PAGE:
May 2006
Volume 47, Issue 13
ARVO Annual Meeting Abstract  |   May 2006
Detecting Diabetic Retinal Pathology in a Single Image, Ultra Wide Angle Fluorescein Angiography (Optos Panoramic 200A) vs Conventional Imaging
Author Affiliations & Notes
  • J.Y. Yu
    UPMC Eye Center, Pittsburgh, PA
  • T.R. Friberg
    UPMC Eye Center, Pittsburgh, PA
  • S.D. Schwartz
    Jules Stein, Los Angeles, CA
  • C.A. Puliafito
    Bascom Palmer, Miami, FL
  • A. Gupta
    Jules Stein, Los Angeles, CA
  • I.J. Suner
    Bascom Palmer, Miami, FL
  • Footnotes
    Commercial Relationships  J.Y. Yu, None; T.R. Friberg, Optos, F; S.D. Schwartz, None; C.A. Puliafito, None; A. Gupta, None; I.J. Suner, None.
  • Footnotes
    Support  Optos Research Funds
Investigative Ophthalmology & Visual Science May 2006, Vol.47, 4023. doi:
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      J.Y. Yu, T.R. Friberg, S.D. Schwartz, C.A. Puliafito, A. Gupta, I.J. Suner; Detecting Diabetic Retinal Pathology in a Single Image, Ultra Wide Angle Fluorescein Angiography (Optos Panoramic 200A) vs Conventional Imaging . Invest. Ophthalmol. Vis. Sci. 2006;47(13):4023. doi:

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      © ARVO (1962-2015); The Authors (2016-present)

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Purpose: : Optos® Panoramic200A utilizes scanning laser ophthalmoscope technology to capture ultra–wide field, high–resolution images (2000 x 2000 pixels). It has a potential advantage over standard digital photography by imaging a wider field of retina (approximately 200o vs 50o). In this collaborative trial, we compared fluorescein angiograms obtained by these two separate technologies to quantify possible differences in detection of diabetic retinopathy.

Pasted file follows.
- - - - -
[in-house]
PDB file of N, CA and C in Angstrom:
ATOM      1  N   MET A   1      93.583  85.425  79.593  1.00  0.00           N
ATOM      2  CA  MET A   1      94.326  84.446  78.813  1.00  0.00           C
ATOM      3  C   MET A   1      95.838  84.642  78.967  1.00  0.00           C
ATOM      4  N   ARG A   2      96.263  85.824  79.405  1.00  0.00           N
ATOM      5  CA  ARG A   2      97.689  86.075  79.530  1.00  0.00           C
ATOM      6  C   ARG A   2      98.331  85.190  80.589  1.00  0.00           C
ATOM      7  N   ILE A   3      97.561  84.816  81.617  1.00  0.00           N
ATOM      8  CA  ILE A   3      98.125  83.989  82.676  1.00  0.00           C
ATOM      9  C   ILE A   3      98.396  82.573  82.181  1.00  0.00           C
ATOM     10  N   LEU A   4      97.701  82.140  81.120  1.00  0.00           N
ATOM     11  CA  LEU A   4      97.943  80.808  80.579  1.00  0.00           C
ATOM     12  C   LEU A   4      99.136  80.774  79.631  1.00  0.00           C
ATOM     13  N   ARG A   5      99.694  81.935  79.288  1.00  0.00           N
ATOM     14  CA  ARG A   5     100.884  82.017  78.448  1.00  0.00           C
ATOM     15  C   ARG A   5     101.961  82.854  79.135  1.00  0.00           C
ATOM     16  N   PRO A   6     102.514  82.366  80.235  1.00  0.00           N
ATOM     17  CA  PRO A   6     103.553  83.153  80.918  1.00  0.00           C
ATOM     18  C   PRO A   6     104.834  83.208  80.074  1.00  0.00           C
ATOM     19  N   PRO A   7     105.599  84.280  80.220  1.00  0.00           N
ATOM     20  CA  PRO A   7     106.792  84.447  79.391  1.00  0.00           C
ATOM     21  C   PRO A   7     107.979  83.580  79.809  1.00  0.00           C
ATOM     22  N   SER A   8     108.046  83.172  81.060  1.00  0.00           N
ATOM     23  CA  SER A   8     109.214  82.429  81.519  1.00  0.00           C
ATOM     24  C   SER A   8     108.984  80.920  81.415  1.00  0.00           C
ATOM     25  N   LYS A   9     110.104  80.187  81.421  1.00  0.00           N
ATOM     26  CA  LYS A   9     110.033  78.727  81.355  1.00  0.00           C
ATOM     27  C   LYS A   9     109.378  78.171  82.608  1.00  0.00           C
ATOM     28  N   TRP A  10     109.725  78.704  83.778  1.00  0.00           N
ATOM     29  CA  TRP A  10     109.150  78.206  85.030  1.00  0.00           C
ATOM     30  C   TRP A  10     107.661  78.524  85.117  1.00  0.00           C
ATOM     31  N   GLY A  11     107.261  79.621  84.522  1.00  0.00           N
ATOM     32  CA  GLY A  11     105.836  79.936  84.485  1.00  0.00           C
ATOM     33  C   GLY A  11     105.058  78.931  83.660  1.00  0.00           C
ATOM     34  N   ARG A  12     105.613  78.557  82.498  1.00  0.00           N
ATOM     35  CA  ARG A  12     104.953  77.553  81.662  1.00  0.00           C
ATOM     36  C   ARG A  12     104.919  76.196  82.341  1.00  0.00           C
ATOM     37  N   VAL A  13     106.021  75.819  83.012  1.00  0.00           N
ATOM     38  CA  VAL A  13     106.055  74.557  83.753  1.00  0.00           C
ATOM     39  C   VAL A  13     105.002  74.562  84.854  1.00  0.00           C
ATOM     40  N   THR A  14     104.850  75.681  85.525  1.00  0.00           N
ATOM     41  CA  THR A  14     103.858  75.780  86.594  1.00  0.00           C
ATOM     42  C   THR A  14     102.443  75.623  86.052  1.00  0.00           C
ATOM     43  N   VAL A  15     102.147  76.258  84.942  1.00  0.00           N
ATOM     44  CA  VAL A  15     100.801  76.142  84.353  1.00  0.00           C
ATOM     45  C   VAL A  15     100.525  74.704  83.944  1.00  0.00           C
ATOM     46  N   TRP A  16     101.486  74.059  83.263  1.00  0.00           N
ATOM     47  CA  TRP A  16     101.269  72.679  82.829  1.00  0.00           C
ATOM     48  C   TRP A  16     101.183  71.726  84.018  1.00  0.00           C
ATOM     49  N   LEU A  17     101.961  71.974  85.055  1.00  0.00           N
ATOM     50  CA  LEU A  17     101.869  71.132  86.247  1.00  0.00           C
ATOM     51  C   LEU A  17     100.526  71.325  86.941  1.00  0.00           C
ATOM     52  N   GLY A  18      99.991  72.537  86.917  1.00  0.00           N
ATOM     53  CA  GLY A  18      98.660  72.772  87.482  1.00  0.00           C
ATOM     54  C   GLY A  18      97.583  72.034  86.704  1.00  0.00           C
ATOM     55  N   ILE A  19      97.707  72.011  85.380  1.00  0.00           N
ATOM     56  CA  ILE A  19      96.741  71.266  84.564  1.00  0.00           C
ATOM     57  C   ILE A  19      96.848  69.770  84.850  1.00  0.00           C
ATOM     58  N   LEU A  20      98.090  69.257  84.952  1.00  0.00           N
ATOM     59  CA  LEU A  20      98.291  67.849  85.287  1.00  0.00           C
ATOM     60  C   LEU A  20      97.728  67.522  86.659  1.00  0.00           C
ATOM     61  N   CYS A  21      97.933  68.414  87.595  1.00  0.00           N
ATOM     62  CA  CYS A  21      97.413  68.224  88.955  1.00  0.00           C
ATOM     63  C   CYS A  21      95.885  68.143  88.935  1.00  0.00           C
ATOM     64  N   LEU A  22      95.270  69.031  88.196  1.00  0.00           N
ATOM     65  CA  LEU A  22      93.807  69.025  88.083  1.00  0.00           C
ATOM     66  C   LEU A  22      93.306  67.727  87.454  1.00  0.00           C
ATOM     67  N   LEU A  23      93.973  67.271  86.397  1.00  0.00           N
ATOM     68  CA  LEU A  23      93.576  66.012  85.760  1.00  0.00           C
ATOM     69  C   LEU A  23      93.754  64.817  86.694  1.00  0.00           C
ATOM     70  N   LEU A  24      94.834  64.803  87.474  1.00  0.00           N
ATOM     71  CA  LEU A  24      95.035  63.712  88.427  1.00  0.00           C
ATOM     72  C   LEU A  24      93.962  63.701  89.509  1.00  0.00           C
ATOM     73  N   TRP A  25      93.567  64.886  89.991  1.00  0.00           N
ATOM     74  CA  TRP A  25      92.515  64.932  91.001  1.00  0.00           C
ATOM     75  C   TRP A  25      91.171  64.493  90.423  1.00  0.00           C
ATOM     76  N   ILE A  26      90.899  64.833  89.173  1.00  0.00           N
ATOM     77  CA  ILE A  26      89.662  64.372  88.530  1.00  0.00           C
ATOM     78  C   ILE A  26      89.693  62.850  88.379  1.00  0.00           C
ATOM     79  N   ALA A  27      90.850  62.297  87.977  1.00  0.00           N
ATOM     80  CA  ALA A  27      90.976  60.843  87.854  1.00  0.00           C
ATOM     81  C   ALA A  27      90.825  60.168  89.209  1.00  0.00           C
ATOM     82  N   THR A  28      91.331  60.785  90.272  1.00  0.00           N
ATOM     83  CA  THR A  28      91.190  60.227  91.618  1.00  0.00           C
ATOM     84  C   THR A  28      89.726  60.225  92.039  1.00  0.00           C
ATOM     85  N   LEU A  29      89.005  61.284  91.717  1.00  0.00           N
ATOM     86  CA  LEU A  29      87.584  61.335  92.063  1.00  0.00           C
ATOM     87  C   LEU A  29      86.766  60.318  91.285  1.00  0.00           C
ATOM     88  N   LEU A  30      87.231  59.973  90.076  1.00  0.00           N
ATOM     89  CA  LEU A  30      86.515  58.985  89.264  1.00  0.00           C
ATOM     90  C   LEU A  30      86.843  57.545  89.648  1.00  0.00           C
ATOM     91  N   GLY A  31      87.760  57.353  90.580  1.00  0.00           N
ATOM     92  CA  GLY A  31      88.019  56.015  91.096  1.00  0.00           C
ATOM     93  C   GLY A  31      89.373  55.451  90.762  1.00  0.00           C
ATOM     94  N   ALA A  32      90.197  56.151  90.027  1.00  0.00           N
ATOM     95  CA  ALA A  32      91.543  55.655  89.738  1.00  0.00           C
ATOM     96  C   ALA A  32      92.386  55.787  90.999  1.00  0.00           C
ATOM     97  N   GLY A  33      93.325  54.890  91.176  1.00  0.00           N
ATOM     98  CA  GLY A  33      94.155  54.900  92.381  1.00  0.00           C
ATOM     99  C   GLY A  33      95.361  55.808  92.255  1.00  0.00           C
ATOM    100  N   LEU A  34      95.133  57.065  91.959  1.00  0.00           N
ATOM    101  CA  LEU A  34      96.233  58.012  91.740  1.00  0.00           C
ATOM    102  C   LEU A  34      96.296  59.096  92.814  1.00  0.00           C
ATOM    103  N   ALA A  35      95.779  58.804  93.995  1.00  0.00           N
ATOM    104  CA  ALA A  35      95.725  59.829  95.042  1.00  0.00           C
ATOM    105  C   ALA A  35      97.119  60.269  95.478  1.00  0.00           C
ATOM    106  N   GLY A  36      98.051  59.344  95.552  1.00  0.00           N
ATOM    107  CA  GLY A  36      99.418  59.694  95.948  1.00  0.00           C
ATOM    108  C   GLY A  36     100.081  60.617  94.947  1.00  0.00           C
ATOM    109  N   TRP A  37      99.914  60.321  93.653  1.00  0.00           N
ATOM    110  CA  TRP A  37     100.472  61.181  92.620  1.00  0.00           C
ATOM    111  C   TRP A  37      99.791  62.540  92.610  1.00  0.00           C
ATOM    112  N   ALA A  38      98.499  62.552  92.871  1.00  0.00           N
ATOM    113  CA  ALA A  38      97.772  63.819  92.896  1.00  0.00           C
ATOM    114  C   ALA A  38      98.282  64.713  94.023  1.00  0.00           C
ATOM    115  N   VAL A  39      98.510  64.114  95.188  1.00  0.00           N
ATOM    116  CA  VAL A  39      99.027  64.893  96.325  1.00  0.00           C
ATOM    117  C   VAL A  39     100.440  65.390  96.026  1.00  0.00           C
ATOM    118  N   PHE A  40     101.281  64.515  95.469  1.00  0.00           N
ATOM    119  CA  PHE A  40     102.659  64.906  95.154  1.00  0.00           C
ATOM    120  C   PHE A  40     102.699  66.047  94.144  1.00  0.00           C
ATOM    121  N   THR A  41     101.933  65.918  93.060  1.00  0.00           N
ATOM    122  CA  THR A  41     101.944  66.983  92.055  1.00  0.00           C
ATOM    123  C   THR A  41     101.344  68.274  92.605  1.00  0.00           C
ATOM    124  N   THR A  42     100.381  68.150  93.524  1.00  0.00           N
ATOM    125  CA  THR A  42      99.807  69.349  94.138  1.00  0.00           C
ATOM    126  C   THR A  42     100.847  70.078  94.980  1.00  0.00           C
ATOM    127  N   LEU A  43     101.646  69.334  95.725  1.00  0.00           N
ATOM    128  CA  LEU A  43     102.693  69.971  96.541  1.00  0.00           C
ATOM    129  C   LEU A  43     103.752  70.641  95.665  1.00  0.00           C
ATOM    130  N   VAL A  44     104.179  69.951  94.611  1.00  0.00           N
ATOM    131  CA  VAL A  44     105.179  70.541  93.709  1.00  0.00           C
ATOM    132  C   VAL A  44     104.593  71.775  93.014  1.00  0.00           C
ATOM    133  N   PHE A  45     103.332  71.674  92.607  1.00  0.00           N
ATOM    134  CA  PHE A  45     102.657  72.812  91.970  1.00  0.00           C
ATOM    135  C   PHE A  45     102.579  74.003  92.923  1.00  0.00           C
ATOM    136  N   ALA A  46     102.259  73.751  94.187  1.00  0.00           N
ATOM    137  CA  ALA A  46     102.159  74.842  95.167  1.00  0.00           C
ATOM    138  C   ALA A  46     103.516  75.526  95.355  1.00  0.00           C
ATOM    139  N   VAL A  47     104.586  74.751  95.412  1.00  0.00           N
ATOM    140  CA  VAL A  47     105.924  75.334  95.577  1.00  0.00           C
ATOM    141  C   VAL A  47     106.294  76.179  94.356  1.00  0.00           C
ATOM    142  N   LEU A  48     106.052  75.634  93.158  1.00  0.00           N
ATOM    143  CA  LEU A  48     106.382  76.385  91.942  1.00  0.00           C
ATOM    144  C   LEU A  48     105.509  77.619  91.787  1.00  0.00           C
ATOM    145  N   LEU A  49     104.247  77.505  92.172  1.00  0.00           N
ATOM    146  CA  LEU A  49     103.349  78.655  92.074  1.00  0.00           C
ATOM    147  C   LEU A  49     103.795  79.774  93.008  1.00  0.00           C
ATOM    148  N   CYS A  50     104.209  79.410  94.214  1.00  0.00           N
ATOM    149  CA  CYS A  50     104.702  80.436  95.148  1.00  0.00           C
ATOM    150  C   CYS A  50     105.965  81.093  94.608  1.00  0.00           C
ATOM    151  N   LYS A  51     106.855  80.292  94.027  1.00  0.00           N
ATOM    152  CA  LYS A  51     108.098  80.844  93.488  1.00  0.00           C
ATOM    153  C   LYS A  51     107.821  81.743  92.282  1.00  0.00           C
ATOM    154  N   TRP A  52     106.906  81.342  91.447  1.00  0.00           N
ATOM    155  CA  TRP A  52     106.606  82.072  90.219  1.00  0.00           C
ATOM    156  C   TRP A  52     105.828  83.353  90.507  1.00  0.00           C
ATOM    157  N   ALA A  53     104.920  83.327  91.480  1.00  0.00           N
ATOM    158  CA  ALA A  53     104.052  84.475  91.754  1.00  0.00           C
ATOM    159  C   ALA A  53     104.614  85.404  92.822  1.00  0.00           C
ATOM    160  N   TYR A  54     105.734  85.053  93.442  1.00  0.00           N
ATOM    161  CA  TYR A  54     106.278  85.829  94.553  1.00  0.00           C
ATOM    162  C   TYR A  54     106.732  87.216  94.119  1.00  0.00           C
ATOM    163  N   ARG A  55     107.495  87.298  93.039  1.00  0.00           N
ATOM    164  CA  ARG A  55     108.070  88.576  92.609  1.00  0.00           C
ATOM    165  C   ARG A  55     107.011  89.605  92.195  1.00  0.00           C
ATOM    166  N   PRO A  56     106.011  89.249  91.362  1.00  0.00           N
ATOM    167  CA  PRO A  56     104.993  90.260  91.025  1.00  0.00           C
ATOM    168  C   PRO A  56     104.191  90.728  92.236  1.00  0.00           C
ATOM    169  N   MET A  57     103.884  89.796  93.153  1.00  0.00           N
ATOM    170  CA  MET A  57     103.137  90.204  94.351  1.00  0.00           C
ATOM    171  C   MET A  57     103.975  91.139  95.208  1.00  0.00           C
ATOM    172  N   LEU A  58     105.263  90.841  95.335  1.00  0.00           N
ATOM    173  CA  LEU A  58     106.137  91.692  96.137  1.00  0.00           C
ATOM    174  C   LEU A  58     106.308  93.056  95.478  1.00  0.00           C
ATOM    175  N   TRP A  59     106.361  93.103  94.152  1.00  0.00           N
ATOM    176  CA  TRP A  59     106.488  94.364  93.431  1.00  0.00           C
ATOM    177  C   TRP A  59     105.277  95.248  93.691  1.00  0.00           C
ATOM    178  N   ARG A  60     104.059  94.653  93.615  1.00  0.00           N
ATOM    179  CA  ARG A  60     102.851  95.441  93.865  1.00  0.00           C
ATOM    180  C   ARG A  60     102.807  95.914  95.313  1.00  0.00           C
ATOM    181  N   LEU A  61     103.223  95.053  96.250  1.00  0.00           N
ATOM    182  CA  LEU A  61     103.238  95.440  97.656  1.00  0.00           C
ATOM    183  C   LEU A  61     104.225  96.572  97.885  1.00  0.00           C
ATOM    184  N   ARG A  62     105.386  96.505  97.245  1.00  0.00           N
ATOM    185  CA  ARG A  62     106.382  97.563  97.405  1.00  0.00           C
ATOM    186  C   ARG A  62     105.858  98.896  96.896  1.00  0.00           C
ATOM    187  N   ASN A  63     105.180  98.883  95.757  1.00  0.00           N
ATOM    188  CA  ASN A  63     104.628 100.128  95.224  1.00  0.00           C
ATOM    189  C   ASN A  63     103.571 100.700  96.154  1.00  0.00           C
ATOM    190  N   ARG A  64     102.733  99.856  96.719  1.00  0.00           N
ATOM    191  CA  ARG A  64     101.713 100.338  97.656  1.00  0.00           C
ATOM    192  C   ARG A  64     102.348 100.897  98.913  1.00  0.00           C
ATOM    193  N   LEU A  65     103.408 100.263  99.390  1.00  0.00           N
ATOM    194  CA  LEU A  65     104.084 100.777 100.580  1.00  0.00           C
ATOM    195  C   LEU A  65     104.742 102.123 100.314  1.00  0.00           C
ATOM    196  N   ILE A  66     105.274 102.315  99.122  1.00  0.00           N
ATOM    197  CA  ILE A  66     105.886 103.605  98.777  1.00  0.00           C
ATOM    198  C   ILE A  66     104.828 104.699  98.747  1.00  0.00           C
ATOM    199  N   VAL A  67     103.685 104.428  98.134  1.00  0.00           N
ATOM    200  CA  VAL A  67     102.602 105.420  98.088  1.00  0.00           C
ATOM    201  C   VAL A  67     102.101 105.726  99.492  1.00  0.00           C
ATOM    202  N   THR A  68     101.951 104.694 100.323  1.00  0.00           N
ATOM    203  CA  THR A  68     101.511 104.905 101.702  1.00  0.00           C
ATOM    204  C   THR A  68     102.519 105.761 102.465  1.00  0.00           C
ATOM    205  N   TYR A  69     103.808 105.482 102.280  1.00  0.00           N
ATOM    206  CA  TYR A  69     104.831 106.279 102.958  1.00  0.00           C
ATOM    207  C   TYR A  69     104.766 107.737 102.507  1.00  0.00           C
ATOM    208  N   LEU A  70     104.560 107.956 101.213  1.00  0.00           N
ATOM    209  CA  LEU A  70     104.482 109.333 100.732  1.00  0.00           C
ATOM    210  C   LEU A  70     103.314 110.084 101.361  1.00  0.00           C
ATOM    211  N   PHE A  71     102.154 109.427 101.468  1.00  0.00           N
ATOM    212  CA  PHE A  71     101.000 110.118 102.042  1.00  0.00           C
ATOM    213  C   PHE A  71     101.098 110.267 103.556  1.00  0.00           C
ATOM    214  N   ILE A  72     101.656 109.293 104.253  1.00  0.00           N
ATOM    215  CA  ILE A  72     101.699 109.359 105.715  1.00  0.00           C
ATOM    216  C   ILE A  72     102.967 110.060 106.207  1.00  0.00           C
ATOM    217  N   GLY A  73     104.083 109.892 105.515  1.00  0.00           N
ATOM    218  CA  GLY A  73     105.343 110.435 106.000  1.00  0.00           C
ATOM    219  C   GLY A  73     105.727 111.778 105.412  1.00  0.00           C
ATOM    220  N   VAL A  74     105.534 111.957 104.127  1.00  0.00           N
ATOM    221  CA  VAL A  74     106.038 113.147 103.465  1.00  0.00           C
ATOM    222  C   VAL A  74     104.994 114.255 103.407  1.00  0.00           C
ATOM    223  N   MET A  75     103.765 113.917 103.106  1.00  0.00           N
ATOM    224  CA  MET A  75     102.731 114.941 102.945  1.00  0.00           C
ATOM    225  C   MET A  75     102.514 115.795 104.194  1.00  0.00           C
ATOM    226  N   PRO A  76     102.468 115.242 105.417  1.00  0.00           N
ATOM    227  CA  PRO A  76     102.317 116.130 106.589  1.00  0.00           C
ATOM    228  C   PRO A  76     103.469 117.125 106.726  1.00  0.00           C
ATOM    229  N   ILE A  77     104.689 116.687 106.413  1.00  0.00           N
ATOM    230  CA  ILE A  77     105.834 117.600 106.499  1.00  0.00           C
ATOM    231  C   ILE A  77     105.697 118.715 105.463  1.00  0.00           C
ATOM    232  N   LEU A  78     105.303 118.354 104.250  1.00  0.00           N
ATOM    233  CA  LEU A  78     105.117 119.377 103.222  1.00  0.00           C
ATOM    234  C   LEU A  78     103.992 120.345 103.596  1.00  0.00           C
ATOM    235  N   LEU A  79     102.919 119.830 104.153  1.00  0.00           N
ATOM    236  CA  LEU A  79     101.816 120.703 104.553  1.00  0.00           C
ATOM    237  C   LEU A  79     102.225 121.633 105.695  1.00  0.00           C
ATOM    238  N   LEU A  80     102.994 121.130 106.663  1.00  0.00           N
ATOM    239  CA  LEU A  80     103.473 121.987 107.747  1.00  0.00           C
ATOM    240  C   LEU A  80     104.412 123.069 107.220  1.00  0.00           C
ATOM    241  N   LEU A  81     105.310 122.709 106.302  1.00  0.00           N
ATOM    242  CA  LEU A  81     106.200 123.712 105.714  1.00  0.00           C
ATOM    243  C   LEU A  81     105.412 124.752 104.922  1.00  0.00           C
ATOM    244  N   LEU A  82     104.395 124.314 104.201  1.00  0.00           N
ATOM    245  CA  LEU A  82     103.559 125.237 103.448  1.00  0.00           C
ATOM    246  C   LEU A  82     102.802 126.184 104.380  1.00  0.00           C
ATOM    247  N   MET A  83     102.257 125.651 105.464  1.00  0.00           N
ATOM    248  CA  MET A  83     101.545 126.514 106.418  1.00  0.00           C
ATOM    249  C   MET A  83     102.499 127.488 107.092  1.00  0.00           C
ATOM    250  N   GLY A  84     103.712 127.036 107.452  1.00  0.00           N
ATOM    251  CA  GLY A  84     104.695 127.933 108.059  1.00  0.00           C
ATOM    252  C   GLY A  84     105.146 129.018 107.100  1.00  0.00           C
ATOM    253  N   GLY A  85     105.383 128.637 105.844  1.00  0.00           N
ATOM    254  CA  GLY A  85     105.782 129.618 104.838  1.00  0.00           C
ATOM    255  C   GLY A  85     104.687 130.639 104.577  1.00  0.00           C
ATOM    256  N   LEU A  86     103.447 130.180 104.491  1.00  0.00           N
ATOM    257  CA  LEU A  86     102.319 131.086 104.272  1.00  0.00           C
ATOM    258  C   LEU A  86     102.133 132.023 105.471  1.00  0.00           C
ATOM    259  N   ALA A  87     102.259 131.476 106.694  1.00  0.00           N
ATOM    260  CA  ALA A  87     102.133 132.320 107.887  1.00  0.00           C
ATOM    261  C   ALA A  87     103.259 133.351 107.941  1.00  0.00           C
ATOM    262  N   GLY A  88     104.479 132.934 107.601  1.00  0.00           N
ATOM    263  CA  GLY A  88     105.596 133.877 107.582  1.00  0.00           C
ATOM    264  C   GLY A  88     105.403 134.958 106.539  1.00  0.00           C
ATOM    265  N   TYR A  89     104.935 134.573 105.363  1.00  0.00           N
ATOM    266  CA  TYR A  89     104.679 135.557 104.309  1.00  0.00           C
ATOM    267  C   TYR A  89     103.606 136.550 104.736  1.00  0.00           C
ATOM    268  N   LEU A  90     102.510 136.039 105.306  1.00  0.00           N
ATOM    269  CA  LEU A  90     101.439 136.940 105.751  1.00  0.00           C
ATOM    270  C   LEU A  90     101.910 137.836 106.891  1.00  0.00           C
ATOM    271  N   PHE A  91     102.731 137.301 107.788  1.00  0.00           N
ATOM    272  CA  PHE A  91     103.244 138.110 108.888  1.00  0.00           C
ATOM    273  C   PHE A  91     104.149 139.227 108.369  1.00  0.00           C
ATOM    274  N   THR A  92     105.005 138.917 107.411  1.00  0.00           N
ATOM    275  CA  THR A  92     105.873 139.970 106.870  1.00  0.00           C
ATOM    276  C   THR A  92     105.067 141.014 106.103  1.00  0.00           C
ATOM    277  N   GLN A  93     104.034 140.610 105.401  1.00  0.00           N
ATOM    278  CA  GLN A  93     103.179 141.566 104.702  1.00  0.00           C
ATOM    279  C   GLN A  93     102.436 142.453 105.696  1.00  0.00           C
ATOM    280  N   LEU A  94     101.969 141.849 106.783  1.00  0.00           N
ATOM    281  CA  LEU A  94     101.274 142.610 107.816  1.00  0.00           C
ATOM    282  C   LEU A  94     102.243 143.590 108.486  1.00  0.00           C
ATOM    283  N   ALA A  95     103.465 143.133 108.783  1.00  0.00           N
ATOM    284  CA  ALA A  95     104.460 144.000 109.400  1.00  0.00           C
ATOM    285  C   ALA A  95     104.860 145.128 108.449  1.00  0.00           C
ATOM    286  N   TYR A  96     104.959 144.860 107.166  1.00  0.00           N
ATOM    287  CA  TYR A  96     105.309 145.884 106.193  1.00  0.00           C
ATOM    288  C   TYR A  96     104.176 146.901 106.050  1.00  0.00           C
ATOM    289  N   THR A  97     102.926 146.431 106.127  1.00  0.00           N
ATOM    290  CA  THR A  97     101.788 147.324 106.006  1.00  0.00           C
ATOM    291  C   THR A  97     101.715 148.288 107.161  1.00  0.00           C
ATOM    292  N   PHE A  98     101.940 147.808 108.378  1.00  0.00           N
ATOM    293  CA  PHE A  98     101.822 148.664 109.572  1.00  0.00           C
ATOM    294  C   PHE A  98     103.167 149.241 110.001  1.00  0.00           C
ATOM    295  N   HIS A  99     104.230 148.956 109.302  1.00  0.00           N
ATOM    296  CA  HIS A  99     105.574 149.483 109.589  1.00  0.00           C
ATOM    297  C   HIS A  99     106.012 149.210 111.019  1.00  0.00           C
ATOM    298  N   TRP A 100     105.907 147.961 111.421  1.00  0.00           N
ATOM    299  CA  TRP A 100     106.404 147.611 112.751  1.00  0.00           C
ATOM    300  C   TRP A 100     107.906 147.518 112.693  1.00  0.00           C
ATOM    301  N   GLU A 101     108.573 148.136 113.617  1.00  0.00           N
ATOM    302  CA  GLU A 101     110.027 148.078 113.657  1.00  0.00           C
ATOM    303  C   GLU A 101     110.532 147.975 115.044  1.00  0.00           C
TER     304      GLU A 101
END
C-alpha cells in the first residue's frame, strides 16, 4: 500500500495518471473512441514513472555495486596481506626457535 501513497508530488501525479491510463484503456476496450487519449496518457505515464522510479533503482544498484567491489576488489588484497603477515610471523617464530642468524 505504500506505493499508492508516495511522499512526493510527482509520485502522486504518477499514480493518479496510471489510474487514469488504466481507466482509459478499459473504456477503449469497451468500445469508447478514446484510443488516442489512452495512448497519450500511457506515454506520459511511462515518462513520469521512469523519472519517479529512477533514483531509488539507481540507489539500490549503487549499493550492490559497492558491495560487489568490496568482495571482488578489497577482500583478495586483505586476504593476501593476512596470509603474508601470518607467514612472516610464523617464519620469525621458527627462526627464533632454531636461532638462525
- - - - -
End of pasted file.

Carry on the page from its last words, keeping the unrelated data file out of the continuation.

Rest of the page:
Methods: : 33 eyes of 33 diabetic patients from 3 centers (UPMC Eye Center, Jules Stein Eye Inst, and Miami VAMC) were recruited to this open, non–randomized, pilot trial. Each patient underwent fluorescein angiography on 2 separate occasions. On the first visit, the Panoramic200A was used and 1 week later, the same eye was imaged with a standard digital camera (Zeiss, Topcon TRC 501X and/or A or RC6000). For each eye, both an arteriovenous phase image and a late phase image were reviewed. An image review grid, centered on the macula, was digitally placed on each image and indexed to the specific optic nerve diameter to insure uniformity. The grid, comprised of 12 concentric rings (each 1 disc diameter (DD) apart) was subdivided into 8 equal 45 degree sectors. The combination of rings and sectors created as many as 96 image grid blocks on a single image, depending upon how far out each eye was imaged. Results from the Panoramic 200A and conventional camera images using the above grid were then graded and tabulated by a masked reviewer.

Results: : The mean extent of the retina imaged for the Panoramic200A and standard digital camera was 8.7±1.60 DD and 3.4±0.76 DD respectively. The mean number of image sectors containing retinal ischemia was 16.9±15.04 and 3.4±4.26 in the arteriovenous phase and 17.6±16.77 and 3.1±3.36 in the late phase respectively. The mean number of sectors containing retinal neovascularization was 1.8±3.16 (arteriovenous phase) and 2.6±3.35 (late phase) for the Panoramic200A, versus 0.5±1.28 (arteriovenous phase) and 0.6±1.19 (late phase) for the standard digital camera. The differences between these sets of values were each statistically significant (p<0.01).

Conclusions: : The Panoramic200A imaged a significantly larger area of the retina and allowed more lesions to be displayed within the mid–peripheral and peripheral retina. The ability of a clinician to readily detect clinically relevant lesions in a single image with the Panoramic200A in diabetic patients may result in better overall care of the retinopathy in these patients.

Keywords: imaging/image analysis: clinical • diabetic retinopathy 

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